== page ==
9 August 2021
A new space for illustration
A derelict waterworks site in London’s Clerkenwell will become the Quentin Blake Centre for Illustration, the world’s largest public arts space dedicated to ‘art with a job to do’. By Clare Walters
In two years’ time, London’s re-named House of Illustration (formerly based in Granary Square, King’s Cross) will be moving into the new Quentin Blake Centre for Illustration, writes Clare Walters.
Artistic director Olivia Ahmed kindly gave Eye a tour of its location in Clerkenwell and showed us the undeveloped historic site in all its derelict glory. There is something thrilling about seeing a new venue before building work has even begun. Amid crumbling brickwork and dusty walkways it can take only a speck of imagination to visualise a vibrant space of restored buildings, landscaped exteriors and interested visitors.
So it was with Eye’s visit. Housed in a large site at New River Head in London’s Clerkenwell, the Quentin Blake Centre for Illustration (QBCI). will become an ambitious home for illustration in the UK.
Top. Engine House.
Right. Internal view of the North Stores at New River Head in Clerkenwell, London, destined to become a new gallery space. Photographs by Justin Piperger, 2021.
Right. Collage visualisation of the proposed gallery space. By Tim Ronalds Architects, 2021.
The listed site, acquired in 2019, is part of an industrial complex founded in 1609, when water was first channelled from Hertfordshire to supply London’s growing population. It still has connections to Thames Water, and as you walk around it you can hear water gurgling all around you.
Curved interior of the Engine House at New River Head in Clerkenwell, London. Photograph by Justin Piperger, 2021.
Collage visualisation of the Engine House gallery space at QBCI. By Tim Ronalds Architects, 2021.
Tucked away on Amwell Street, New River Head is a collection of buildings dating from the eighteenth and nineteenth centuries. These will eventually be converted into galleries, an education centre, cafe, shop and outdoor area.
The scattered buildings are quirky and unusual, and include an old Round House that was the base of a windmill used to pump water; an impressively tall Engine House with curved walls and a large arched window; the North Stores; and a Boiler House and Coal Store. Exploring the history of these buildings will make any visit intriguing, even before you begin to look at the illustration artworks that will be on display in the galleries.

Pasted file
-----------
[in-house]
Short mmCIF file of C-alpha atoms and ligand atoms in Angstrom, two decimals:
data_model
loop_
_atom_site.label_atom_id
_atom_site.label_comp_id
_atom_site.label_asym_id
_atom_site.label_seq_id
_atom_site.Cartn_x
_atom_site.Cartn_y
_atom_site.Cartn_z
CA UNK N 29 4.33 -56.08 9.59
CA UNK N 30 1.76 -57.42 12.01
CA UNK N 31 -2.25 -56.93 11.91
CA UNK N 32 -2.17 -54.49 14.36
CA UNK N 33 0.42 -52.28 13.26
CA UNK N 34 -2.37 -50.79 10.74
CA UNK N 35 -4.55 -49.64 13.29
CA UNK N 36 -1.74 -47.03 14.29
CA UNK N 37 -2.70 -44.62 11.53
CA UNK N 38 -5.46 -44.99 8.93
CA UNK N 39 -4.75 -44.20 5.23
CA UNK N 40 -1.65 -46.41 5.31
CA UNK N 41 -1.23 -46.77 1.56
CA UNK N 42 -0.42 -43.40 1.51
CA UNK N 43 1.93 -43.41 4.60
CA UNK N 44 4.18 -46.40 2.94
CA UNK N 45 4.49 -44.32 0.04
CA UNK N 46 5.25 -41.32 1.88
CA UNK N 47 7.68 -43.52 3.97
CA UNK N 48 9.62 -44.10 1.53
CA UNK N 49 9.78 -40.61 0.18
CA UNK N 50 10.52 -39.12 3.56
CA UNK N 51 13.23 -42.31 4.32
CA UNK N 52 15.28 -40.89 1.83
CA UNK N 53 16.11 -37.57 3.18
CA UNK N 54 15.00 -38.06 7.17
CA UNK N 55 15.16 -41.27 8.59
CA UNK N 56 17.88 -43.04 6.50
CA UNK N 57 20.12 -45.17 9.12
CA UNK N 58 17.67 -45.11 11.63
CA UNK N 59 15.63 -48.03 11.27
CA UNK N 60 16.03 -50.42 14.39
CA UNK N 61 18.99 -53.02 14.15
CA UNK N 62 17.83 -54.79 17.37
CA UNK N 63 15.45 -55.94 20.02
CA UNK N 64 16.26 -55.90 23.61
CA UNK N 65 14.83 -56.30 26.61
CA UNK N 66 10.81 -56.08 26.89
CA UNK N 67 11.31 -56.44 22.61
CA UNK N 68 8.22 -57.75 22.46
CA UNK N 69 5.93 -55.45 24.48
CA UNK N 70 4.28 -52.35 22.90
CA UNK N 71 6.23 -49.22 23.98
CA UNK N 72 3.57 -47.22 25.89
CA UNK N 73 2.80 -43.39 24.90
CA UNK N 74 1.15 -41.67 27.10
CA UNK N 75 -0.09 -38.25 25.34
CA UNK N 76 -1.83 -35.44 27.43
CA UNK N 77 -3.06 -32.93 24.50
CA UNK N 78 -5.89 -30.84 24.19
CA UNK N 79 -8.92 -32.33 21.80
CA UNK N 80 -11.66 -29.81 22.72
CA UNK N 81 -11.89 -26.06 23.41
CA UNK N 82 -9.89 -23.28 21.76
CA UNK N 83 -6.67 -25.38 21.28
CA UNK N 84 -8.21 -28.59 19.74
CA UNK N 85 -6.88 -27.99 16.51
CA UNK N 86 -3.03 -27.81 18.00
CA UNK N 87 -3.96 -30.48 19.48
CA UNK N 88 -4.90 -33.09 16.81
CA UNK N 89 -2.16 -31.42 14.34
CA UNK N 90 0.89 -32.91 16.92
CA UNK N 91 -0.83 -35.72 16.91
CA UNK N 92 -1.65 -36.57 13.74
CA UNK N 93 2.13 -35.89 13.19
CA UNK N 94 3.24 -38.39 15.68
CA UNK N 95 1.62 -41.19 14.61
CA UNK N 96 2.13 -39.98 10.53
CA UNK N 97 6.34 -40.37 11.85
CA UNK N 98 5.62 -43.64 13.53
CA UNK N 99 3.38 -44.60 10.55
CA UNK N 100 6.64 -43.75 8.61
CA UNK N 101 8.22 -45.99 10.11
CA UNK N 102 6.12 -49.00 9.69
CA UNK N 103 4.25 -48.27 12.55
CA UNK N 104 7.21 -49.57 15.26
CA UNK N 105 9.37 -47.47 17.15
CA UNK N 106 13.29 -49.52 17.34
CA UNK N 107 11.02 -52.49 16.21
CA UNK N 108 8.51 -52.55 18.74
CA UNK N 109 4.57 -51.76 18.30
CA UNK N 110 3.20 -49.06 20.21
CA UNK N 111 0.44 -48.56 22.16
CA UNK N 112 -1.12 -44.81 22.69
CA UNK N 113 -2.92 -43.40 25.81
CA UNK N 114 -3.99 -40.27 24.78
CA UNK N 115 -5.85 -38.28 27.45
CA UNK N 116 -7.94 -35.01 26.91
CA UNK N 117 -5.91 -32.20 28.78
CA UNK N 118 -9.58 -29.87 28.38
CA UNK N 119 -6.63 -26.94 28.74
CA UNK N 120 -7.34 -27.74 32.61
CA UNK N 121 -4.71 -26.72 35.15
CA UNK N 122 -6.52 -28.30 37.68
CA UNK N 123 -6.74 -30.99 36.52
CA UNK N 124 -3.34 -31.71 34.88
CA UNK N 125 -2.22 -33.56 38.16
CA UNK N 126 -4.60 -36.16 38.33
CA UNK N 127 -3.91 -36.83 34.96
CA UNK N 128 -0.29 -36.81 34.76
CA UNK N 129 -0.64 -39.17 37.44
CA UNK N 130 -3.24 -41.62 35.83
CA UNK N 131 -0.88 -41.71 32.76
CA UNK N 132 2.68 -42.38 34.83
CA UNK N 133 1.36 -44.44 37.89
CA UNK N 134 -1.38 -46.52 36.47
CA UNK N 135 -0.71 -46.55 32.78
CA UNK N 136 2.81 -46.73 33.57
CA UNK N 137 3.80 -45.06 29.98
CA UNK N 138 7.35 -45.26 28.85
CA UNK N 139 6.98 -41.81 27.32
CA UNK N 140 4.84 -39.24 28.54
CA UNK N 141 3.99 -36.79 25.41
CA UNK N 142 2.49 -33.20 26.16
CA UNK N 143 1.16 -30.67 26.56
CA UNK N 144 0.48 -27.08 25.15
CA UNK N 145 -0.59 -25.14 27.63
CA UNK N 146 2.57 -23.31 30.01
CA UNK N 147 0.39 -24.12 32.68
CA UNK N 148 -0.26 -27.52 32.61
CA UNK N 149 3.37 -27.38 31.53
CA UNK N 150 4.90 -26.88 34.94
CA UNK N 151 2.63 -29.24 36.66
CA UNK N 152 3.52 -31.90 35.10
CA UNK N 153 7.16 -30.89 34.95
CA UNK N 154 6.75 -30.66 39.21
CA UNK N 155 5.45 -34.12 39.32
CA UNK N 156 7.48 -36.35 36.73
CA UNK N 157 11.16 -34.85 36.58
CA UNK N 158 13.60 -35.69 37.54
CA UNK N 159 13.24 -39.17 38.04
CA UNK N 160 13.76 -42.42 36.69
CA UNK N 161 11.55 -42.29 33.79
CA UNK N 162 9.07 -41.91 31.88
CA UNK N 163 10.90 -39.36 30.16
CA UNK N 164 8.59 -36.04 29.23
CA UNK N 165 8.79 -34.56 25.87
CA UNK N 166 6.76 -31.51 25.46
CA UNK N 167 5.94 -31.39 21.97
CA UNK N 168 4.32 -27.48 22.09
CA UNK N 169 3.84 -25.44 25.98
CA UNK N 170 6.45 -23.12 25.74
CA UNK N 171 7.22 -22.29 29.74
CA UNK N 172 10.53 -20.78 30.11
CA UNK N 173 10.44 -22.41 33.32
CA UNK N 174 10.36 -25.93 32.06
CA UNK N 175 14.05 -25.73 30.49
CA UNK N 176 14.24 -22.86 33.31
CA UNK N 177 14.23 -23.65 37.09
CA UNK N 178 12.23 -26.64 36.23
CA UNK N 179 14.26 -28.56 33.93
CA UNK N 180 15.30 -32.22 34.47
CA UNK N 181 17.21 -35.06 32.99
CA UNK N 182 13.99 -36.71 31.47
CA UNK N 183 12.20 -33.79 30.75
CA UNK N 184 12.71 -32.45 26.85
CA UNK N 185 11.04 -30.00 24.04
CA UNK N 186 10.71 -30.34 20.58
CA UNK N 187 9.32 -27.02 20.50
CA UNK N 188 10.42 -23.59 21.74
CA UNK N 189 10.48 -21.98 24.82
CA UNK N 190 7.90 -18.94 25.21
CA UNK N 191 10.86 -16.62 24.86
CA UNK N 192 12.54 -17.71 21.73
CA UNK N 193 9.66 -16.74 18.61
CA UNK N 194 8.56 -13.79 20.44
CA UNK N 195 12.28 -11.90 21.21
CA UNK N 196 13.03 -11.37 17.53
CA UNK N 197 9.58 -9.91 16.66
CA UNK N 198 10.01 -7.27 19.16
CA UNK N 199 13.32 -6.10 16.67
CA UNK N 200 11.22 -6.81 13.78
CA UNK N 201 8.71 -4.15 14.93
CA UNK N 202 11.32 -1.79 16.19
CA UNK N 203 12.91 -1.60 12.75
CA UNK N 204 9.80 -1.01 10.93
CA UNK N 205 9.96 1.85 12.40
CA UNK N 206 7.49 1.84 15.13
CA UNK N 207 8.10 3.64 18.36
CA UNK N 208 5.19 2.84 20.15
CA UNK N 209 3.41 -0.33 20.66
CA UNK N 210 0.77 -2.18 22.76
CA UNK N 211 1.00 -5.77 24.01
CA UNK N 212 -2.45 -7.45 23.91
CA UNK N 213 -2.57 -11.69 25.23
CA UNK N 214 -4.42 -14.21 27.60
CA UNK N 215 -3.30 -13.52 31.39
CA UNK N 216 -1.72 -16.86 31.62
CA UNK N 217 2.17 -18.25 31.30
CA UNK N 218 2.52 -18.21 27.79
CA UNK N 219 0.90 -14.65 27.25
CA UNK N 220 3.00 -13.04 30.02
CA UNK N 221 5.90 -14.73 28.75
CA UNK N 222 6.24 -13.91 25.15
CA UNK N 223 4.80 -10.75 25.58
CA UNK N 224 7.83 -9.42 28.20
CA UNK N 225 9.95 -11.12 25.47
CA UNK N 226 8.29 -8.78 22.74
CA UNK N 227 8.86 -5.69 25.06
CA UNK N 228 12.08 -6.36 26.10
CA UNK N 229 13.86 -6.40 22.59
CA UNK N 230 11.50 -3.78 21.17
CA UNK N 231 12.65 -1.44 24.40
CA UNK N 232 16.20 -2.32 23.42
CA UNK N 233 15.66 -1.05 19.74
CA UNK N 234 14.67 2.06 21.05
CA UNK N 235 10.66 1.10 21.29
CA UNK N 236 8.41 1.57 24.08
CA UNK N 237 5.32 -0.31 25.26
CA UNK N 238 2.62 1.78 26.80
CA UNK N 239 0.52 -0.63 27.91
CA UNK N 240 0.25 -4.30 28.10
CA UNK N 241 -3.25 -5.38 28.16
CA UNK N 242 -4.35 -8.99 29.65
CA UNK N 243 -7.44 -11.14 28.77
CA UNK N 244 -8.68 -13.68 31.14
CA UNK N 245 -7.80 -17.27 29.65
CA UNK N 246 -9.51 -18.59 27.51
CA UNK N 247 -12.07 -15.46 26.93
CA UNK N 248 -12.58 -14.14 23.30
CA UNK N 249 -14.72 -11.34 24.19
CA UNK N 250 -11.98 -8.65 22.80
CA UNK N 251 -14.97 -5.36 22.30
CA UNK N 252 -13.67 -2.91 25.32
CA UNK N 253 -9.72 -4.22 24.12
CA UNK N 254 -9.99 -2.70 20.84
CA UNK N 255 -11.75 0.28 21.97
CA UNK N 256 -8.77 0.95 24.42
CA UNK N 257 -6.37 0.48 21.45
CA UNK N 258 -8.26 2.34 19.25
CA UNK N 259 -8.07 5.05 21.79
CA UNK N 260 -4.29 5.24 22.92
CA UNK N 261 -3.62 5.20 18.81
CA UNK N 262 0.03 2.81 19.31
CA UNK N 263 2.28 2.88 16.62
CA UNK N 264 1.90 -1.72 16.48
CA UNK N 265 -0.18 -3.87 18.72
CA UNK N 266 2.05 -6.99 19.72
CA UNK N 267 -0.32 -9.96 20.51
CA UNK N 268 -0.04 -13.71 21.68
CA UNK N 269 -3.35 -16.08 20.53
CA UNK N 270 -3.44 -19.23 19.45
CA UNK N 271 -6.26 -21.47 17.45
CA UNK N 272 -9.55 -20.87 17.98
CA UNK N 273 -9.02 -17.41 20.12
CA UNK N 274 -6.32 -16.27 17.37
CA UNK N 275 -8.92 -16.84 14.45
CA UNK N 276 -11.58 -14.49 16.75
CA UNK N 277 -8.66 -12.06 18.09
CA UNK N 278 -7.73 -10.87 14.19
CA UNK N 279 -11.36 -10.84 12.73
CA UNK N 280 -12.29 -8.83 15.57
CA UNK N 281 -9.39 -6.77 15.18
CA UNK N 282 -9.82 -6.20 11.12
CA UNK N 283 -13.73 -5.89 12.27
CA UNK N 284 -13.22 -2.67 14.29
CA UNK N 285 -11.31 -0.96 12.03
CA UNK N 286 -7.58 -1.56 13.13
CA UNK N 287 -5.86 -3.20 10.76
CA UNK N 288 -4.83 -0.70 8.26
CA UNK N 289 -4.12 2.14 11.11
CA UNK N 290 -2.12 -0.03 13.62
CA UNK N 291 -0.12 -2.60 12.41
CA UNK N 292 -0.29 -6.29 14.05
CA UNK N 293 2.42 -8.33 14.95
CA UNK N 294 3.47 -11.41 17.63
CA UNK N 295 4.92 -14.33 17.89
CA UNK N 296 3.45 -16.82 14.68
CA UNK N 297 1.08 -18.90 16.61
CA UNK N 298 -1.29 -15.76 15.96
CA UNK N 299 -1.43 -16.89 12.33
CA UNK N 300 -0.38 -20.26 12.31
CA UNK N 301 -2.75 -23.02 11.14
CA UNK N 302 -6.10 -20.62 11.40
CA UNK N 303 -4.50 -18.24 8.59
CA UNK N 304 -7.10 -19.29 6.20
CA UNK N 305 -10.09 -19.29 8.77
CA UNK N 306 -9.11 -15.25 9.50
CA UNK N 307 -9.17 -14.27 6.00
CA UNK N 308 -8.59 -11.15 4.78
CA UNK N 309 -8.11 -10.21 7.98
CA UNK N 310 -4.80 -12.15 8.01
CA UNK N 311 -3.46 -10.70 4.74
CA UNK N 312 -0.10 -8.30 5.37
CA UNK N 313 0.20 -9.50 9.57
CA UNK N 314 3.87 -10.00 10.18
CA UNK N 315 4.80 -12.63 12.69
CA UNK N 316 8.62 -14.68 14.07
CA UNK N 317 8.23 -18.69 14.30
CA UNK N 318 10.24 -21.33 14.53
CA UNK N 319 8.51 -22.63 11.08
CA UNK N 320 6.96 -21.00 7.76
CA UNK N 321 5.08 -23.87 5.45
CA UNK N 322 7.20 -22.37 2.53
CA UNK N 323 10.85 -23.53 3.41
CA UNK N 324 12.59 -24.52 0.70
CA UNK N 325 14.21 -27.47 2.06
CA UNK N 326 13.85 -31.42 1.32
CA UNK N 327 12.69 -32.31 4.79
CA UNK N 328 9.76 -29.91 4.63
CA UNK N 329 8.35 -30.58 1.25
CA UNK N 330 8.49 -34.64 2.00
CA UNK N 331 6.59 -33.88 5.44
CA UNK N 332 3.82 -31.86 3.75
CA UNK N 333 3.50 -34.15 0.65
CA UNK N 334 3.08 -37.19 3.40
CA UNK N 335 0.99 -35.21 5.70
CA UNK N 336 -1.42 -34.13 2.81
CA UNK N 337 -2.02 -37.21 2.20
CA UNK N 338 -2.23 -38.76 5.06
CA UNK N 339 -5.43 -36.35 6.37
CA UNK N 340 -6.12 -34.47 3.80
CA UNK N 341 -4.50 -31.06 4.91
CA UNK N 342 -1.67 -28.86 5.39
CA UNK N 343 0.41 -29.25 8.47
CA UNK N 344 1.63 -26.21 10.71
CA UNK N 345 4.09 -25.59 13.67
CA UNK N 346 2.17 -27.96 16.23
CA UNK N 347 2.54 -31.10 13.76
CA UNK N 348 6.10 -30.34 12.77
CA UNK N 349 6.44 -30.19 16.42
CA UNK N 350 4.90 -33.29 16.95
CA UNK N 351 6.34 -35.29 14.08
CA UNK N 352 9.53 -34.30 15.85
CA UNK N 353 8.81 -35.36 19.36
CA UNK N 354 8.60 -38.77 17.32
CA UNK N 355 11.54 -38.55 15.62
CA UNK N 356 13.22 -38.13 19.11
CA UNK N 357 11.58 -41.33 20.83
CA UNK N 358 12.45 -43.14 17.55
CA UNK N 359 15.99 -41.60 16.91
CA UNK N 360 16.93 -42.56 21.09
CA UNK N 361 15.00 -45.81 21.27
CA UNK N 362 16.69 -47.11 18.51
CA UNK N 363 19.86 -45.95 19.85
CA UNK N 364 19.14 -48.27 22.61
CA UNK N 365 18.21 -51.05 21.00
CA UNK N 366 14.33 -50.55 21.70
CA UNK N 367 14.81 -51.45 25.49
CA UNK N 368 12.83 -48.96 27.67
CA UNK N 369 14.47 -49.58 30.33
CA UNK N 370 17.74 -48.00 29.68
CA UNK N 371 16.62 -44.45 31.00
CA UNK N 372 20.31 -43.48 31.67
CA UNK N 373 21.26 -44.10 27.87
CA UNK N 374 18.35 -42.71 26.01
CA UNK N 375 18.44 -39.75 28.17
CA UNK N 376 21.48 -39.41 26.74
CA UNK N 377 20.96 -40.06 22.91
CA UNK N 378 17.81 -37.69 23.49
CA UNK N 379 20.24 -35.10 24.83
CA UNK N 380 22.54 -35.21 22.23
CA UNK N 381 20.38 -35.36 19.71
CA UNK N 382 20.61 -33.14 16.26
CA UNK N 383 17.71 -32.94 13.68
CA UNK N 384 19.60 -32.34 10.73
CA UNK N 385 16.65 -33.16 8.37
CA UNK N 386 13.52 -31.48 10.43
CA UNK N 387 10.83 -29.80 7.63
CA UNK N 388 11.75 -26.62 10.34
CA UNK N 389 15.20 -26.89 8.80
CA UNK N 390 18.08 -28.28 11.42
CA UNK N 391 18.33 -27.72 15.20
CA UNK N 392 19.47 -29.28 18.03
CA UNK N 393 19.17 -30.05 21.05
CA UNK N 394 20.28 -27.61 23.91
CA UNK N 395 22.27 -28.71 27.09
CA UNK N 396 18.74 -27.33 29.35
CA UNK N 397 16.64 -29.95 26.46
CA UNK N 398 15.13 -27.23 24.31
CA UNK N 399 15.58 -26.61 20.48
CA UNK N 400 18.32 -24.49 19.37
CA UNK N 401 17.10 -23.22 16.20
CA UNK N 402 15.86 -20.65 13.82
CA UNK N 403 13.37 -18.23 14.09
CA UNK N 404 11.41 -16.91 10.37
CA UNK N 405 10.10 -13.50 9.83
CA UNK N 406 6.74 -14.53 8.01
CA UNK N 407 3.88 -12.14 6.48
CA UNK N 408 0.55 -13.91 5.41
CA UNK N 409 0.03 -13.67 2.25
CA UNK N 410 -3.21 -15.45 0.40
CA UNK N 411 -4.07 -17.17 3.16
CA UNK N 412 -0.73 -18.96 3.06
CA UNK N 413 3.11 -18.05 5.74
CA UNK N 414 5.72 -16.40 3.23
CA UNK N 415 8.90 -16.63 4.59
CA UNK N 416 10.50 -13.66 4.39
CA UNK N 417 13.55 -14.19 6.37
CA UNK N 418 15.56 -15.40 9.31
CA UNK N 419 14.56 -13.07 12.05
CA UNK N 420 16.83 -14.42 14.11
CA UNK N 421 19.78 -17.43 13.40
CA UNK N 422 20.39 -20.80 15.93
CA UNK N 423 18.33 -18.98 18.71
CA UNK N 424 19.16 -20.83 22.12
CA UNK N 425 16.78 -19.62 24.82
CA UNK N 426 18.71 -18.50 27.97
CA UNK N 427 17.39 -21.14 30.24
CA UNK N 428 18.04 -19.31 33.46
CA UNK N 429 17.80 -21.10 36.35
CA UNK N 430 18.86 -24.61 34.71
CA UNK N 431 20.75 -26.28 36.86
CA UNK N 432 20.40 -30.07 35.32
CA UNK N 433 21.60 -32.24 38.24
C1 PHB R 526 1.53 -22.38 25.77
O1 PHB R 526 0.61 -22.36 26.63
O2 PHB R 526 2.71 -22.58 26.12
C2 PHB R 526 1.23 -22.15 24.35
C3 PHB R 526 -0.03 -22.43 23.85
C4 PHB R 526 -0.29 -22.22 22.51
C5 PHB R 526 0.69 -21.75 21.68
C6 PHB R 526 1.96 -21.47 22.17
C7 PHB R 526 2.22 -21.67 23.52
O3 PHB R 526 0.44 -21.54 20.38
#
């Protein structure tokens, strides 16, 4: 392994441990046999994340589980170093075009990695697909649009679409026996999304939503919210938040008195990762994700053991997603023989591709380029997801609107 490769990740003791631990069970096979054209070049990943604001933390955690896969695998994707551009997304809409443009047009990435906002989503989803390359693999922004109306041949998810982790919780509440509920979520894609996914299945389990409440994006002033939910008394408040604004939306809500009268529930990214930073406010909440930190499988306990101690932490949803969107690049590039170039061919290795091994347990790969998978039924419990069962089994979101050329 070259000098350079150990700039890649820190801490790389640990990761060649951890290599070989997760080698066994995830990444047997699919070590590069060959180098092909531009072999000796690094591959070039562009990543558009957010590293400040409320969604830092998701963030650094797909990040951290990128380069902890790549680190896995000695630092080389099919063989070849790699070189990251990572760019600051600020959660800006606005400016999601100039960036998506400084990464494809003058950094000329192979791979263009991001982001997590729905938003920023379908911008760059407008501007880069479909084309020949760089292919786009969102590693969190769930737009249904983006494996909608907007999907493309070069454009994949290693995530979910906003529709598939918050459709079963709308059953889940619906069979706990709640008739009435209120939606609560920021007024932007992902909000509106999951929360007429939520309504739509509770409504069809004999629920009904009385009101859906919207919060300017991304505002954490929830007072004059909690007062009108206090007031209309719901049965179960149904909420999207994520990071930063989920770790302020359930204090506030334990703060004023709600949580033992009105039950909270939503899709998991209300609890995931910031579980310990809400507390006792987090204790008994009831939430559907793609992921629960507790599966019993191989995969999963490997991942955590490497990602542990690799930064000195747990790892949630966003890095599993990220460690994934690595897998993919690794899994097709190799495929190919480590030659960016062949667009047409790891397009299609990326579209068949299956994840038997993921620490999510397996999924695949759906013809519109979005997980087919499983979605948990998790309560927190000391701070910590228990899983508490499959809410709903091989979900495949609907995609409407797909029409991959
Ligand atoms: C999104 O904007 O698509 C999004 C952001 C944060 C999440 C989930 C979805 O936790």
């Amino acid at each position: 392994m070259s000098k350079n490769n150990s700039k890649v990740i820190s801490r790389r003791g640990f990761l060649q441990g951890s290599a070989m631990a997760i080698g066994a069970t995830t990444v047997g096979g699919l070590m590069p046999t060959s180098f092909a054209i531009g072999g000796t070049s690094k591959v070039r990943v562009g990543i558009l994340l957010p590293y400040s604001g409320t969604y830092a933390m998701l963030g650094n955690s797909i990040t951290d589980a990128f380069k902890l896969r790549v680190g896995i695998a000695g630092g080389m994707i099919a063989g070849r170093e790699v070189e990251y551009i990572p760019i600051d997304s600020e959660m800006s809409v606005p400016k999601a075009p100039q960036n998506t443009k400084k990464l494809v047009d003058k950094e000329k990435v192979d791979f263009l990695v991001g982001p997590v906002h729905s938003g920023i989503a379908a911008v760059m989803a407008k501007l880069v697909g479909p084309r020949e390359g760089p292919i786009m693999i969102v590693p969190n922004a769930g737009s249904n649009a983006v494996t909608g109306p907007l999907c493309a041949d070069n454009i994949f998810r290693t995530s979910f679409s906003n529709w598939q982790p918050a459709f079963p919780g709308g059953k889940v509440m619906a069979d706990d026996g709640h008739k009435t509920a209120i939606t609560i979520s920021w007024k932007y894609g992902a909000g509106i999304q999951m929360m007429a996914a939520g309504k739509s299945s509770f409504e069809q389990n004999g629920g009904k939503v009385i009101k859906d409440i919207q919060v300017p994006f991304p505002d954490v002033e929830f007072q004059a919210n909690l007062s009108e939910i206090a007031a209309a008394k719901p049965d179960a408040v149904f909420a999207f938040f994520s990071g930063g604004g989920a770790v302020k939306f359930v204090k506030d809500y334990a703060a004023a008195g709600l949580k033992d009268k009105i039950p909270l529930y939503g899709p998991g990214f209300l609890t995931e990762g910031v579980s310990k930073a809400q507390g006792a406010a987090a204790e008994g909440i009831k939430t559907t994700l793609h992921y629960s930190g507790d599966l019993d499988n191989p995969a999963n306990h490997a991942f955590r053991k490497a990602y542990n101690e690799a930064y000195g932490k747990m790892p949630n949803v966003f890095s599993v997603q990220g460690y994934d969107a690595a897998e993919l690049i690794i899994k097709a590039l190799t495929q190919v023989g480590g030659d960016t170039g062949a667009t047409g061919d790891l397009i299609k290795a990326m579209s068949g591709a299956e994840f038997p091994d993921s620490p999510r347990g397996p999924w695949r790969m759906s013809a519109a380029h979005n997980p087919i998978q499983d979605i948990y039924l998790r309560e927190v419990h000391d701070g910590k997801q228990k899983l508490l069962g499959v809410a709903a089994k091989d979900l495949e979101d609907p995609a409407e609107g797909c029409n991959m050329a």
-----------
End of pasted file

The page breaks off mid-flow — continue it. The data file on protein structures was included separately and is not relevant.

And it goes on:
The aim is to do a ‘light touch’ refurbishment, where the bones of the building, once made secure and safe, will be glimpsed behind the displays. The architect undertaking the project – Tim Ronalds – is familiar with historic buildings. In 2006, he was involved in the conversion of an old Victorian power station into what is now known as the National Centre for Circus Arts; and in 2015 he completed work on the wonderfully atmospheric Wilton’s Music Hall. If all goes smoothly, building work at New River Head will start in spring 2022.
Elaborate cast-iron staircase at the New River Head in Clerkenwell, London. Photograph by Justin Piperger, 2021.
The mission of HoI (soon to become QBCI) is to promote illustration in all its forms, whether that be a graphic novel or children’s picturebook, an advertisement, a piece of illustrative reportage, a poster or a newspaper cartoon. A glance at the HoI’s online exhibitions and workshops hints at the breadth of the field covered by the word ‘illustration’. The new Centre will also house an archive of more than 40,000 works by founder Quentin Blake.
One of Quentin Blake’s drawing for Beatrix Potter’s story The Tale of Kitty-in-Boots.
HoI’s new director is Lindsey Glen, formerly the Royal Opera House’s head of policy and strategy. She says: ‘We want to bring Sir Quentin’s unique sense of imagination and playfulness to New River Head, while encouraging people of all ages to visit and reimagine this important but forgotten place.’
When finished, the QBCI will become ‘the world’s largest public arts space dedicated to illustration’, and that will surely help to raise the profile of what the HoI defines as ‘art with a job to do’.
Cover of Clown by Quentin Blake, 1995.
Clare Walters, author of children’s picturebooks and journalist, London
Eye is the world’s most beautiful and collectable graphic design journal, published quarterly for professional designers, students and anyone interested in critical, informed writing about graphic design and visual culture. It is available from all good design bookshops and online at the Eye shop, where you can buy subscriptions and single issues.